Four Trends Pushing the Future of Office Design

It’s undeniable that Covid is forcing the contract workplace to be reimagined. For months, architects and designers have been considering what employers and workers will want and need when it’s fully safe to return to the office. They are considering four major factors:

1.  Growth of Work From Home

The shift to WFH has been dramatic. And while it’s still not universally easy or fully embraced for every worker or employer, it’s clear that WFM is not going away.  Music and podcast giant Spotify recently announced that it would be adopting a “Work from Anywhere” model.  Employees can choose whether they want to be in the office full-time, at home full-time or a combination of the two. This unique approach is gaining traction, and not just with tech companies.

2.  Smaller Office Footprints

With WFM, fewer employees will be in a physical workplace.  A recent Pew Center Research study says more than half of employees want to continue working remotely, even after the pandemic has passed. This means employers are looking at reducing their overall office footprint, which can translate to financial savings. Companies that have been hard hit by the pandemic are looking to save even money on their furniture and fixture investments, but they do not want to sacrifice quality.  

3.  Safety, Wellness and Inclusion

The coronavirus has put an even brighter spotlight on the importance of workplaces that offer safety and wellness. No employee wants to work in an environment where they don’t feel safe or their health could be compromised.  At the same time, we recognize more can be done to foster greater employee inclusion. When workplaces bring people to together in a safe and inclusive way, that can lead to greater worker satisfaction, happiness and productivity.  

4.  The Role of the Workplace

Architects and designers are thoughtfully reconsidering the role and purpose of the “new” workplace. Is it a place to foster company culture? Spark innovation? To be sure, the pandemic has given the A&D community a chance to “pause” and rethink what a workplace is and should be for employers and employees.  This could be the most important question that needs to be addressed moving forward.  

Design Considerations for the Workplace 

Each of these factors creates major design challenges.  Fortunately, the A&D industry is not one to stand still.  There are multiple resources available that can help address and solve these issues.   

For example, when it comes to addressing the needs of a smaller office footprint, HOK’s “10 Principles of Space Management” can be an excellent resource.  HOK offers an even more robust solution with its Space Management in Corporate Real Estate article.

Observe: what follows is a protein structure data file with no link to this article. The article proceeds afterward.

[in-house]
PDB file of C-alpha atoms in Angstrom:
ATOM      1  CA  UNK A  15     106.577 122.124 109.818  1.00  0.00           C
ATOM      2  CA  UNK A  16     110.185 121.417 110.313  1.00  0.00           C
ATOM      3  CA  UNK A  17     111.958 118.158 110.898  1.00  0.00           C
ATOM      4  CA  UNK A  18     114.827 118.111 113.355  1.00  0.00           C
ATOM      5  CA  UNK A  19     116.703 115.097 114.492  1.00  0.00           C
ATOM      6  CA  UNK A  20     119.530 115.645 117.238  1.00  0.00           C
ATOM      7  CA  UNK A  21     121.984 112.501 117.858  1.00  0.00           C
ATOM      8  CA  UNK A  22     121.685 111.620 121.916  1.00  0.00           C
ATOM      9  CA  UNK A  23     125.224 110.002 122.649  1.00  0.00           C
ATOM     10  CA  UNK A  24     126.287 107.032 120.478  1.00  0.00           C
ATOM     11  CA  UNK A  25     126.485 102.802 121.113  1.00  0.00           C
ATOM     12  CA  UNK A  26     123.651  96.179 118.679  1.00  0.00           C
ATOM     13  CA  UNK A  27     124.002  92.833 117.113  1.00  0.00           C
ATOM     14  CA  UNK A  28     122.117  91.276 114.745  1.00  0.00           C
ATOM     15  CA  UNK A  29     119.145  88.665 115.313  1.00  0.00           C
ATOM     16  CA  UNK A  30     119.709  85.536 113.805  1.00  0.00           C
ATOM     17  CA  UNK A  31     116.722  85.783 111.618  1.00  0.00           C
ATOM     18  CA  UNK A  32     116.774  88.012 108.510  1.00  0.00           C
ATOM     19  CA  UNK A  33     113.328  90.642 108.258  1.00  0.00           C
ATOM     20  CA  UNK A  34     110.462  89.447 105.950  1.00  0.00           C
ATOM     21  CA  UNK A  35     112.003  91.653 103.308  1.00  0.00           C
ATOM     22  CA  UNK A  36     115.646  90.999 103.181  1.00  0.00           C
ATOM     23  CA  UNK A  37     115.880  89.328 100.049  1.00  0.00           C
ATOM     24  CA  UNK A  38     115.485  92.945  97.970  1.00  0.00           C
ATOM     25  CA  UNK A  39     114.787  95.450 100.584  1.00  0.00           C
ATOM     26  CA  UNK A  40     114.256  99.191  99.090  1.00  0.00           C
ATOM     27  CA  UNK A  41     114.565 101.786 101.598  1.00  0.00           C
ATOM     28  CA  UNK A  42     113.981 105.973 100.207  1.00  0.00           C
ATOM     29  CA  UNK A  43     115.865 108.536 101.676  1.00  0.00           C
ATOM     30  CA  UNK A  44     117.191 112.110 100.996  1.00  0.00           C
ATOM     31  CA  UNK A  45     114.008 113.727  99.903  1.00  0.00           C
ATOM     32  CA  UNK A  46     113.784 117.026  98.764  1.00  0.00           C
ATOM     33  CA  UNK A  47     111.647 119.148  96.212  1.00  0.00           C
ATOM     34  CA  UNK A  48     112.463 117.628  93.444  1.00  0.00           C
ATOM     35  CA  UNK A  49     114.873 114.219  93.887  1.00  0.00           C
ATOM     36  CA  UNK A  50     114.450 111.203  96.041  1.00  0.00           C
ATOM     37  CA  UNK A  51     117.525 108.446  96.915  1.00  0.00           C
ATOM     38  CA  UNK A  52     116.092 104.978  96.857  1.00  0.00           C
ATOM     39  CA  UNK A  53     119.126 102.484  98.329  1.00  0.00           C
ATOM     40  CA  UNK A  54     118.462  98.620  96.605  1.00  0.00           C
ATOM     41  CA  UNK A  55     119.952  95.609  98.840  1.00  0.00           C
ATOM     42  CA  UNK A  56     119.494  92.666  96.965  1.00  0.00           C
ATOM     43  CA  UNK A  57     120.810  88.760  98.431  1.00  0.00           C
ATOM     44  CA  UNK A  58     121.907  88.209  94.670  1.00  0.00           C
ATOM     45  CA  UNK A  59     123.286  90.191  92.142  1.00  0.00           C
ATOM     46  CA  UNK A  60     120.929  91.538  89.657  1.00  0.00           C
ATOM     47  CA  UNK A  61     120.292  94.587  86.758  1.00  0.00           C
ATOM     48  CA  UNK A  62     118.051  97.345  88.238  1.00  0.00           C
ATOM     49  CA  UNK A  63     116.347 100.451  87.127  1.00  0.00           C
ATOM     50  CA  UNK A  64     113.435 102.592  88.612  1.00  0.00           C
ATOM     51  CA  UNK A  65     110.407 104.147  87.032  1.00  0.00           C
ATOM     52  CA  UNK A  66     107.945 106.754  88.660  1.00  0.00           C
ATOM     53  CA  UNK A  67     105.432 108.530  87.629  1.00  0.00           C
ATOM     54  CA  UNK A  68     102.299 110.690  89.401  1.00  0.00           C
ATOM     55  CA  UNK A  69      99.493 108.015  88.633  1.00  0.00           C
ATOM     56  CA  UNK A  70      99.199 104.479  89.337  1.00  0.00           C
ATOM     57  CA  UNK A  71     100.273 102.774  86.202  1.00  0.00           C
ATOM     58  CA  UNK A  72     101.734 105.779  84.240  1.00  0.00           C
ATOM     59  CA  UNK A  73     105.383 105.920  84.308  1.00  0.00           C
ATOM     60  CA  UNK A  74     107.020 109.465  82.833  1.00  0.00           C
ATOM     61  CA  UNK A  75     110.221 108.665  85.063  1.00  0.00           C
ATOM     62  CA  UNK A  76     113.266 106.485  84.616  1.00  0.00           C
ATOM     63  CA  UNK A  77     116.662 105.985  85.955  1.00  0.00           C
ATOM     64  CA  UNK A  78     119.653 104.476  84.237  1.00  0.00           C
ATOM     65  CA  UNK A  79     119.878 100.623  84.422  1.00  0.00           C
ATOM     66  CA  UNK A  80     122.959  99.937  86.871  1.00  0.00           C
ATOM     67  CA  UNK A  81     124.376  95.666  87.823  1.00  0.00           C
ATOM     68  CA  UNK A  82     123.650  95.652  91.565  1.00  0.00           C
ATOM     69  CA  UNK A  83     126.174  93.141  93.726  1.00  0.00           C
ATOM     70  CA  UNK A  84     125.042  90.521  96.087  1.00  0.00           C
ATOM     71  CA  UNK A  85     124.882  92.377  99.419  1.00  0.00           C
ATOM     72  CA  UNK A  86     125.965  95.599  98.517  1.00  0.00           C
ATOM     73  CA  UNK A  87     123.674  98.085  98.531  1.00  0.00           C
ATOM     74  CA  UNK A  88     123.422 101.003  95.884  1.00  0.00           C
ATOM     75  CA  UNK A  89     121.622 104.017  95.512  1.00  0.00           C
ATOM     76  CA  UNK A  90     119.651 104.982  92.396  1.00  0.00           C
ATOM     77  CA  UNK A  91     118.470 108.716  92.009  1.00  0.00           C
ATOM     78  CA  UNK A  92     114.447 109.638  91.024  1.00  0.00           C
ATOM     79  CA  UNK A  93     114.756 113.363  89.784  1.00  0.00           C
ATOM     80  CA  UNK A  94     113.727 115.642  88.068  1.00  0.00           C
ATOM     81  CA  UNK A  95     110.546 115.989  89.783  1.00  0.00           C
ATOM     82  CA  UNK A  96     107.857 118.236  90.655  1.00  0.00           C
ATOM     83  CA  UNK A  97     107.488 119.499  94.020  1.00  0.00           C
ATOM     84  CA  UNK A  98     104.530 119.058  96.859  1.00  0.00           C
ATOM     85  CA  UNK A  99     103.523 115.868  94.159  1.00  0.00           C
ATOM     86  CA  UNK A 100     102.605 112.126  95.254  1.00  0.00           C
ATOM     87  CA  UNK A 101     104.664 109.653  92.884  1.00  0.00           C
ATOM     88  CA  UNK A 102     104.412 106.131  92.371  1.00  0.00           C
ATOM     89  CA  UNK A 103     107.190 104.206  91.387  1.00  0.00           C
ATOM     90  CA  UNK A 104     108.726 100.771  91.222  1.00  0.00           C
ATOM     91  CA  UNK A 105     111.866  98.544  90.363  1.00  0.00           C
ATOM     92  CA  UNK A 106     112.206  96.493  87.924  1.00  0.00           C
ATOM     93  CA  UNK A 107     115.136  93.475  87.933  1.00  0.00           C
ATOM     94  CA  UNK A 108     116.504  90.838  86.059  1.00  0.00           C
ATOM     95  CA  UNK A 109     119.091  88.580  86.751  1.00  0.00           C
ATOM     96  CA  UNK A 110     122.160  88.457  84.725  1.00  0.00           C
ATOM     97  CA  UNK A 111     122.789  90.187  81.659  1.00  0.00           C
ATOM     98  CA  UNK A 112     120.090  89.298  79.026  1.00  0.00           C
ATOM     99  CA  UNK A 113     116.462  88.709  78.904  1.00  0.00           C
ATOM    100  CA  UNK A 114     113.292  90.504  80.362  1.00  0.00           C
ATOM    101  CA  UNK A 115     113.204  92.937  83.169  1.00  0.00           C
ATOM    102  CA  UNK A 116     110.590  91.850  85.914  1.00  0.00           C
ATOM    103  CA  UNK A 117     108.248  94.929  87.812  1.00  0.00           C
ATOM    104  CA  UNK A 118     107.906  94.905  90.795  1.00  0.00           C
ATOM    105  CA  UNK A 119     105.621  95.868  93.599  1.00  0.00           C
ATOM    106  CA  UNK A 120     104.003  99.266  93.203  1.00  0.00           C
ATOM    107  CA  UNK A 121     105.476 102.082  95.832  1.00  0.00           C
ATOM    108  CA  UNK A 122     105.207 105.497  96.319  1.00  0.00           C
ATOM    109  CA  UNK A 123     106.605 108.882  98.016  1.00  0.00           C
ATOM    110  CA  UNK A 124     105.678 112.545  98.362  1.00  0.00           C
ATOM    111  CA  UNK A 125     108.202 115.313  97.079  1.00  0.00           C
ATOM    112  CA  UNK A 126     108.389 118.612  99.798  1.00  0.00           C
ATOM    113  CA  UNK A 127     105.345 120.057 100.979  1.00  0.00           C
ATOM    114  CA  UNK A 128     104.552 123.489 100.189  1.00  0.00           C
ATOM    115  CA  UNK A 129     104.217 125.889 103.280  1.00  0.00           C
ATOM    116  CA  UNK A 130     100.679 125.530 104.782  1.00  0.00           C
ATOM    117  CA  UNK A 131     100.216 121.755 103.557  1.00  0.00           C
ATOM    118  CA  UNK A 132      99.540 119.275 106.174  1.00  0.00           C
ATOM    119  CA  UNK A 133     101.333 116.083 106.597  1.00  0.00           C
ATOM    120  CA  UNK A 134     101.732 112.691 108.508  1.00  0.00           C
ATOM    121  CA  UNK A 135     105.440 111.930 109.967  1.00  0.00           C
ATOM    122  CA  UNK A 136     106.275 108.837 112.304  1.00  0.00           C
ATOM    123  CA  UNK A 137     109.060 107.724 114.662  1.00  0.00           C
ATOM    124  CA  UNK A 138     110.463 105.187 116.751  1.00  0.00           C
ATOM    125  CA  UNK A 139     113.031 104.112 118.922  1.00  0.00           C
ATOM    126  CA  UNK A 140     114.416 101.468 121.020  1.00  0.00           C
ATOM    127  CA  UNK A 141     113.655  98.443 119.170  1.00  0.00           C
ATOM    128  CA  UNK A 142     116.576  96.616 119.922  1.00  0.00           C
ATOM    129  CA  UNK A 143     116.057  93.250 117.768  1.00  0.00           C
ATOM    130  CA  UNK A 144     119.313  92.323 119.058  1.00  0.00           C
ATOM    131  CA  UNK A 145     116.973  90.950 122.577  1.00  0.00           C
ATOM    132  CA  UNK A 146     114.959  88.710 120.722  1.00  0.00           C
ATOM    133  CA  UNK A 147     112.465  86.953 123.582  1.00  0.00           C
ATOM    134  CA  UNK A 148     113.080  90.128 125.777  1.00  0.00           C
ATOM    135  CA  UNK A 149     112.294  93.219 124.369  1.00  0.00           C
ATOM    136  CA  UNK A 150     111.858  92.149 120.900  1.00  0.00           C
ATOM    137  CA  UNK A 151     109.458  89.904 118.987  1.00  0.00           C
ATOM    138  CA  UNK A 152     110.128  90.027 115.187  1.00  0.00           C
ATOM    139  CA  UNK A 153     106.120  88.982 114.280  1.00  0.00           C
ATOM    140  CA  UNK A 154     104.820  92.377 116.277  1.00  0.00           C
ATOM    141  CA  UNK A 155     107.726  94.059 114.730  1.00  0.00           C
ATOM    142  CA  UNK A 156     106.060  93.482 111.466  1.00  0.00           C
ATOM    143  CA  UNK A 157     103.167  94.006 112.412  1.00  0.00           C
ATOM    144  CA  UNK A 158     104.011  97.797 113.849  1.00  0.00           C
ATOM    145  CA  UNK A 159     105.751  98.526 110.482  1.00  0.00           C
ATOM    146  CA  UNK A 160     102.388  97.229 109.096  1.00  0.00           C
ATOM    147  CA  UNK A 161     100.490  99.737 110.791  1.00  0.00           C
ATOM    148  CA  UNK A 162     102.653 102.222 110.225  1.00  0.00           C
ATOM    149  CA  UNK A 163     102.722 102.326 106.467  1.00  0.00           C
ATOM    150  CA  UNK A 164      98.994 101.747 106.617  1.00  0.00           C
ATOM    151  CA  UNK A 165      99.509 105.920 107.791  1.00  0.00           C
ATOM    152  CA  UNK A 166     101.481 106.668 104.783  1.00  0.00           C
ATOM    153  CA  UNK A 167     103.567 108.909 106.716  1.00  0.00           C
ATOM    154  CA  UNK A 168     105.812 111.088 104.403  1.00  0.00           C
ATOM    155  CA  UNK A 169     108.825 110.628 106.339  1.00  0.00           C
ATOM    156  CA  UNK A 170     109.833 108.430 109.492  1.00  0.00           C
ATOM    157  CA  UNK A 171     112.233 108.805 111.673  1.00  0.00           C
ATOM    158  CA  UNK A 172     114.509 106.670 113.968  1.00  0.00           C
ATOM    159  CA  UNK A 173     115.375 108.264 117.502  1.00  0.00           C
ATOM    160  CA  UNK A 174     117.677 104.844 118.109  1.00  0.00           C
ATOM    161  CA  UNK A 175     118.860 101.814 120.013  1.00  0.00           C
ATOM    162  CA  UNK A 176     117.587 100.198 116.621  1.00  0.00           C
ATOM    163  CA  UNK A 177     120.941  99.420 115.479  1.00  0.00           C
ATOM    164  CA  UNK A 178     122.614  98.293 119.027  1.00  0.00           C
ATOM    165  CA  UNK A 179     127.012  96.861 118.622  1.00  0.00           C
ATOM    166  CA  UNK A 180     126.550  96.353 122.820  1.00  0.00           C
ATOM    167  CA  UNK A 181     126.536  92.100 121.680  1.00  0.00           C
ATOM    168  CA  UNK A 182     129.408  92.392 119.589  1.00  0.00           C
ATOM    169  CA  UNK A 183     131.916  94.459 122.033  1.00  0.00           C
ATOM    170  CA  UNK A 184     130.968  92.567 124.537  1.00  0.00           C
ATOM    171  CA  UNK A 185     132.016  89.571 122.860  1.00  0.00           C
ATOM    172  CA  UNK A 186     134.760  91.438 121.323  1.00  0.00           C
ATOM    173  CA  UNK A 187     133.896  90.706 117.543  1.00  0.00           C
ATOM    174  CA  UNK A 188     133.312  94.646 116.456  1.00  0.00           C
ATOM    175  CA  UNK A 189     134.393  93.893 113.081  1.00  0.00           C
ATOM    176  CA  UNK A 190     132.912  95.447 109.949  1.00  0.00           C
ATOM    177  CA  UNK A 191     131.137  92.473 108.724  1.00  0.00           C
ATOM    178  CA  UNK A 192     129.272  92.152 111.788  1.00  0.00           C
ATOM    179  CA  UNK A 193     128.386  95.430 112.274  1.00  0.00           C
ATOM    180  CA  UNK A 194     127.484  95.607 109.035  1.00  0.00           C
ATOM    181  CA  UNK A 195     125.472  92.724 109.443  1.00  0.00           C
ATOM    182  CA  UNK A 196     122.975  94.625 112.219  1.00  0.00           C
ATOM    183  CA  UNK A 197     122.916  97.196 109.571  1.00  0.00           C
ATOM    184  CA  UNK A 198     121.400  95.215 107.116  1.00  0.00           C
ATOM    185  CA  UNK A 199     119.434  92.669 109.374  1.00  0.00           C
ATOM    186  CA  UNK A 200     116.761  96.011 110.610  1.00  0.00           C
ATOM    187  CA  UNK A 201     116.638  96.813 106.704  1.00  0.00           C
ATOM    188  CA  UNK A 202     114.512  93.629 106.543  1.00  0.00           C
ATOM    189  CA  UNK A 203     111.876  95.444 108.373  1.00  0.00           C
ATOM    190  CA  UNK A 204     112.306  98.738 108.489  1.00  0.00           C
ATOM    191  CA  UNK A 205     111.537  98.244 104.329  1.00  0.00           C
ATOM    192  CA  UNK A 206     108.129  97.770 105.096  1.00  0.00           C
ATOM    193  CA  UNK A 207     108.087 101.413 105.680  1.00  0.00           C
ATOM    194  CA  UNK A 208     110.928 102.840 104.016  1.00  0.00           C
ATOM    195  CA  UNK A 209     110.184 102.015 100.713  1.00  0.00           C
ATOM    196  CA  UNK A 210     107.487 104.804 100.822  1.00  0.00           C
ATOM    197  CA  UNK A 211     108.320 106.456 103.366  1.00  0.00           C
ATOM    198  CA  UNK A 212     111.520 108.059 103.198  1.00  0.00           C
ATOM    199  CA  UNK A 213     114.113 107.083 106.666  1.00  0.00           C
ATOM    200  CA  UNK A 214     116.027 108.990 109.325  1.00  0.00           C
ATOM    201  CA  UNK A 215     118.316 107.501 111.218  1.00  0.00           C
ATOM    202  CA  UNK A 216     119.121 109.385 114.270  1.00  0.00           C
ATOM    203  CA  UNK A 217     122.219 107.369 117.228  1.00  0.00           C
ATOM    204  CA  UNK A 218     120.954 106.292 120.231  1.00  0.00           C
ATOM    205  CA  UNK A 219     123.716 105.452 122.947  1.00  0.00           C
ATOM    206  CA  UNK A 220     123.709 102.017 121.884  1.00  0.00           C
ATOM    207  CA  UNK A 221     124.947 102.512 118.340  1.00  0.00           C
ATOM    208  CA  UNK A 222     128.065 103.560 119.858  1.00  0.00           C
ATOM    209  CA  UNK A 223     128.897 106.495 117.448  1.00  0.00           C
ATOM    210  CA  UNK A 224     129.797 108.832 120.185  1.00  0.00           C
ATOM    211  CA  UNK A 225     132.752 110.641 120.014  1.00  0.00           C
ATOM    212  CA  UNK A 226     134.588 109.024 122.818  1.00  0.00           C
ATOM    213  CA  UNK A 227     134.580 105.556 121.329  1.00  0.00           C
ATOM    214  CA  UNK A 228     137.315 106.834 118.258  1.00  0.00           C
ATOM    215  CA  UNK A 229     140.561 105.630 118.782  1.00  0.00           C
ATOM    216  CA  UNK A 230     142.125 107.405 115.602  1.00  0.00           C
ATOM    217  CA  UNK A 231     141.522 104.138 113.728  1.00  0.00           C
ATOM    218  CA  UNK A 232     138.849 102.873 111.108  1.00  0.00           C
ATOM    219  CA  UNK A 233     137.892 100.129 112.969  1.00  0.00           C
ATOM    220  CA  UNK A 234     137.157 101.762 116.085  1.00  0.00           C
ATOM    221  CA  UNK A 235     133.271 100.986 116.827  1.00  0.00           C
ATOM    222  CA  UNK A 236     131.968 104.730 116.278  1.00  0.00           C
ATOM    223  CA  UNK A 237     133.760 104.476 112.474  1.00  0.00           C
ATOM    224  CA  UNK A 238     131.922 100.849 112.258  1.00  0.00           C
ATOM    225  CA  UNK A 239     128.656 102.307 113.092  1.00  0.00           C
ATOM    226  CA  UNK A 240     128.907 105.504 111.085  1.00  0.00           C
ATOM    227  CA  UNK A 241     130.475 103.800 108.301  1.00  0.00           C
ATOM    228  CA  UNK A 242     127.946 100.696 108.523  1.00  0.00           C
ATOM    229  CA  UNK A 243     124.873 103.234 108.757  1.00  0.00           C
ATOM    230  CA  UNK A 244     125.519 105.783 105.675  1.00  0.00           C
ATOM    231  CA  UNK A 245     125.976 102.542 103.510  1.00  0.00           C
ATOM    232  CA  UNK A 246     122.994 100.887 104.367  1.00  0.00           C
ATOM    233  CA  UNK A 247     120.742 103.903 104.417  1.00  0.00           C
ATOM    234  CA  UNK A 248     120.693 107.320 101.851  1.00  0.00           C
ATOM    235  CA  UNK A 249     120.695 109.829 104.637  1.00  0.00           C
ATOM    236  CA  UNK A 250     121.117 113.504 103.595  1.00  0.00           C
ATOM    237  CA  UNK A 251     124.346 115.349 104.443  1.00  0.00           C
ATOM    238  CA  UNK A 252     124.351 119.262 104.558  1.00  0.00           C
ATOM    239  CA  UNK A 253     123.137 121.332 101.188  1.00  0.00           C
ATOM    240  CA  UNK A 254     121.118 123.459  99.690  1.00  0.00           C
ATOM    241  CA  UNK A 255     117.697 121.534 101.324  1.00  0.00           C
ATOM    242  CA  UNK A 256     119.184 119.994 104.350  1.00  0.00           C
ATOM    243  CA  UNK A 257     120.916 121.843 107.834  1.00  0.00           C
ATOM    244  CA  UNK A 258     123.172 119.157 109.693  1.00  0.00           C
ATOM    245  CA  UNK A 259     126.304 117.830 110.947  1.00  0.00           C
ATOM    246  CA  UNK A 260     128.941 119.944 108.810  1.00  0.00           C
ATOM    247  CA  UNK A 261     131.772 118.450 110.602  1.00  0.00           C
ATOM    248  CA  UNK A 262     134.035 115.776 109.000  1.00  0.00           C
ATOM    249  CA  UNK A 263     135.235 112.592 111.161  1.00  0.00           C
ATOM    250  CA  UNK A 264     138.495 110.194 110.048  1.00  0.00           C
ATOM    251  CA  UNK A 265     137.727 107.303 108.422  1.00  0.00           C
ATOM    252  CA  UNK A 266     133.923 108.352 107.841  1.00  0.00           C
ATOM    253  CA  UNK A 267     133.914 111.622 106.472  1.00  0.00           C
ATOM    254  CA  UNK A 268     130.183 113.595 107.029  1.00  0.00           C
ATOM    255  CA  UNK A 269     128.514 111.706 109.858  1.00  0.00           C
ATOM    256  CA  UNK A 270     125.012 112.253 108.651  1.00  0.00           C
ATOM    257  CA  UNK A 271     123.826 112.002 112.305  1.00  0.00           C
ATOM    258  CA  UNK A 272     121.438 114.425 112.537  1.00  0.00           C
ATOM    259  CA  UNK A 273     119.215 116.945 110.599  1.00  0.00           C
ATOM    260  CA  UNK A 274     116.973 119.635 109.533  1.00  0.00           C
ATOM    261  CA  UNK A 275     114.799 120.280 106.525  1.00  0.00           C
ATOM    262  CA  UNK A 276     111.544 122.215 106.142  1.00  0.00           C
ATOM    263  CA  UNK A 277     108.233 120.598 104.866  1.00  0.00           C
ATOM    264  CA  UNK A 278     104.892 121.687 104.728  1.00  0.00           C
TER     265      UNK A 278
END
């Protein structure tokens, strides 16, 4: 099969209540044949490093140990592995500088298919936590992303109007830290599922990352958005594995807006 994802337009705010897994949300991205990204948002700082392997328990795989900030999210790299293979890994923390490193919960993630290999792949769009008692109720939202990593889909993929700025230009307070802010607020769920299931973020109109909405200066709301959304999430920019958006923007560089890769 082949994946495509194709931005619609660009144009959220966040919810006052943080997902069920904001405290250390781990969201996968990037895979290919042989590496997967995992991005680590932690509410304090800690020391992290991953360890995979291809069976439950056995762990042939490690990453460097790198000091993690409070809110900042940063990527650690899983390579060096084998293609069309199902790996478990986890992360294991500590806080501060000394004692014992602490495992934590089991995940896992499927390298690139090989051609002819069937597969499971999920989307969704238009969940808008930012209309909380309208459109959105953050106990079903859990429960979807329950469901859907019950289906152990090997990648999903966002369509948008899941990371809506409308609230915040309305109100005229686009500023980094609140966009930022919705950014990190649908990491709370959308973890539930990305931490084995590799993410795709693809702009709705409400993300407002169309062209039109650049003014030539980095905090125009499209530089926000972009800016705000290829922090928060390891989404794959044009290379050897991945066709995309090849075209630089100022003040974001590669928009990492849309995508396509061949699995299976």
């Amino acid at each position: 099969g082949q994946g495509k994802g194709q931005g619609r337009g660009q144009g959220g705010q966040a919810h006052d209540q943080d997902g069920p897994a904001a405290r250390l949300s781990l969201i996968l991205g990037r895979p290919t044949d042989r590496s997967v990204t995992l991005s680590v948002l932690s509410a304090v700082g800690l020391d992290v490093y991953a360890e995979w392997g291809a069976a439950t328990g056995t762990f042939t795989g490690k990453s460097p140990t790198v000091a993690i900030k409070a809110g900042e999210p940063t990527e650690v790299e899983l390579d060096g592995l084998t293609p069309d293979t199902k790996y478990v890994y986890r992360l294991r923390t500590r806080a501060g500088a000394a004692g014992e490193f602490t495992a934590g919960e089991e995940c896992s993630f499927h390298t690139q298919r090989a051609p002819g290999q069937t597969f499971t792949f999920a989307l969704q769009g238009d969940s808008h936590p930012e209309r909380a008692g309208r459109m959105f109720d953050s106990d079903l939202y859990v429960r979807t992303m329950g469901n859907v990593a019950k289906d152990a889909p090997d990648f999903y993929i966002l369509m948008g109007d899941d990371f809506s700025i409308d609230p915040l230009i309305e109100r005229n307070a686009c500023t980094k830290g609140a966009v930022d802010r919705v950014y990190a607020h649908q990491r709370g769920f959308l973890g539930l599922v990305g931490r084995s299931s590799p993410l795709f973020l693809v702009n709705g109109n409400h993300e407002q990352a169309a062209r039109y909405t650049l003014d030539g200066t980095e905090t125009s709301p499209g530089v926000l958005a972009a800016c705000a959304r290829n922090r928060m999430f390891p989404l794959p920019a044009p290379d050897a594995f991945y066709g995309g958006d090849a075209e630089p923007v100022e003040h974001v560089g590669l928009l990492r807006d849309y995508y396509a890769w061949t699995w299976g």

Integrating wellness into your design can be made easier through the International WELL Building Institute.  The organization offers a slew of tools and resources. One to check out includes its course called Covid-19 Training for Professionals. This course provides evidence-based design strategies for promoting new health and safety best practices.   

Products That Support the “New” Office

Selecting products for the “new” office will be essential.  Manufacturers have been stepping up with multiple solutions. Some of these include:

Flexible Workstations

Mobile and adaptable workstations are emerging as a way to meet multiple needs. These solutions, like this M Nesting table from HAT Collective, allow for group collaboration at a safe distance. Or, this product can be used for independent and highly focused work, when needed. 

Steel & Component Based Furniture

Employers realize the importance of cleaning and sanitizing spaces and products. Many manufacturers, like Integra Seating, now have chairs with steel arms and legs. Products made with steel can be cleaned easier than those with wood or other porous surfaces.  Additionally, modular products, where seating arms or legs can be easily replaced, eliminates the need to – and expense of – replacing the entire chair.

Creative Carpet

Carpet is poised to play a significant role in the “new” office. It checks many of the boxes related to heath, design and functionality. As a soft surface product, it naturally absorbs noise, which helps with acoustics. Fibers from the carpet trap allergens and dust particles, which improves indoor air quality. 

And, when made with a premium solution-dyed nylon, like Zeftron nylon, it offers numerous design advantages. Custom carpet products can create wayfinding schemes to help with social distancing.  Or, custom colors and patterns can be used to create calm and wellness-themed spaces.  An organization can also use custom colors to support their culture; a company’s logo and their colors can be easily and cleverly integrated into a carpet design.  

What’s Next

It’s clear that some trends for the post-pandemic workplace have emerged. But it’s unclear which ones will prevail. Or what new ones will appear.  

But one thing is undeniable: Everyone – designers, architects, employers, workers, product manufacturers – must continue to be adaptable and flexible to meet the ever-evolving workplace needs. The architect and design industry has responded with vigor and innovation since the pandemic began. These same characteristics will be needed as we enter the “new” office workplace.  

What are your thoughts? What are the workplace trends you’re seeing? What are some of the innovative and adaptable products commercial products you’d like to see in your office?



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